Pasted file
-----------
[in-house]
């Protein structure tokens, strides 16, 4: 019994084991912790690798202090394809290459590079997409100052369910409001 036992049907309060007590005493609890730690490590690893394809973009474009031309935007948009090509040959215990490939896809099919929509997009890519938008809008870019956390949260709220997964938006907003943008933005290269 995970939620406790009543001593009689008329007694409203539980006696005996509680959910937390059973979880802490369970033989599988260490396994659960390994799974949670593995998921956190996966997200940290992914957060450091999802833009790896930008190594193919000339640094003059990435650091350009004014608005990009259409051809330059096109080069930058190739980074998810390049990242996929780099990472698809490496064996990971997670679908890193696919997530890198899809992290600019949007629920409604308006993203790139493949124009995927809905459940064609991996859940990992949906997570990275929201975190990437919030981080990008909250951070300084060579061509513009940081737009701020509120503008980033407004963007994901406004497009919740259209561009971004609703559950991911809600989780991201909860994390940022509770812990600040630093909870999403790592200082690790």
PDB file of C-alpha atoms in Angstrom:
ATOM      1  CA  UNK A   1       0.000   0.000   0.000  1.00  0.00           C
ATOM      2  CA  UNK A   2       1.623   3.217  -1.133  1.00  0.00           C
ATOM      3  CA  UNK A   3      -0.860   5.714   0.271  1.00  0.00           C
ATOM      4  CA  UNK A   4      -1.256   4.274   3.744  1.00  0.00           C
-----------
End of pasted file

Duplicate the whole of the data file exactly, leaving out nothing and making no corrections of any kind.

[in-house]
């Protein structure tokens, strides 16, 4: 019994084991912790690798202090394809290459590079997409100052369910409001 036992049907309060007590005493609890730690490590690893394809973009474009031309935007948009090509040959215990490939896809099919929509997009890519938008809008870019956390949260709220997964938006907003943008933005290269 995970939620406790009543001593009689008329007694409203539980006696005996509680959910937390059973979880802490369970033989599988260490396994659960390994799974949670593995998921956190996966997200940290992914957060450091999802833009790896930008190594193919000339640094003059990435650091350009004014608005990009259409051809330059096109080069930058190739980074998810390049990242996929780099990472698809490496064996990971997670679908890193696919997530890198899809992290600019949007629920409604308006993203790139493949124009995927809905459940064609991996859940990992949906997570990275929201975190990437919030981080990008909250951070300084060579061509513009940081737009701020509120503008980033407004963007994901406004497009919740259209561009971004609703559950991911809600989780991201909860994390940022509770812990600040630093909870999403790592200082690790």
PDB file of C-alpha atoms in Angstrom:
ATOM      1  CA  UNK A   1       0.000   0.000   0.000  1.00  0.00           C
ATOM      2  CA  UNK A   2       1.623   3.217  -1.133  1.00  0.00           C
ATOM      3  CA  UNK A   3      -0.860   5.714   0.271  1.00  0.00           C
ATOM      4  CA  UNK A   4      -1.256   4.274   3.744  1.00  0.00           C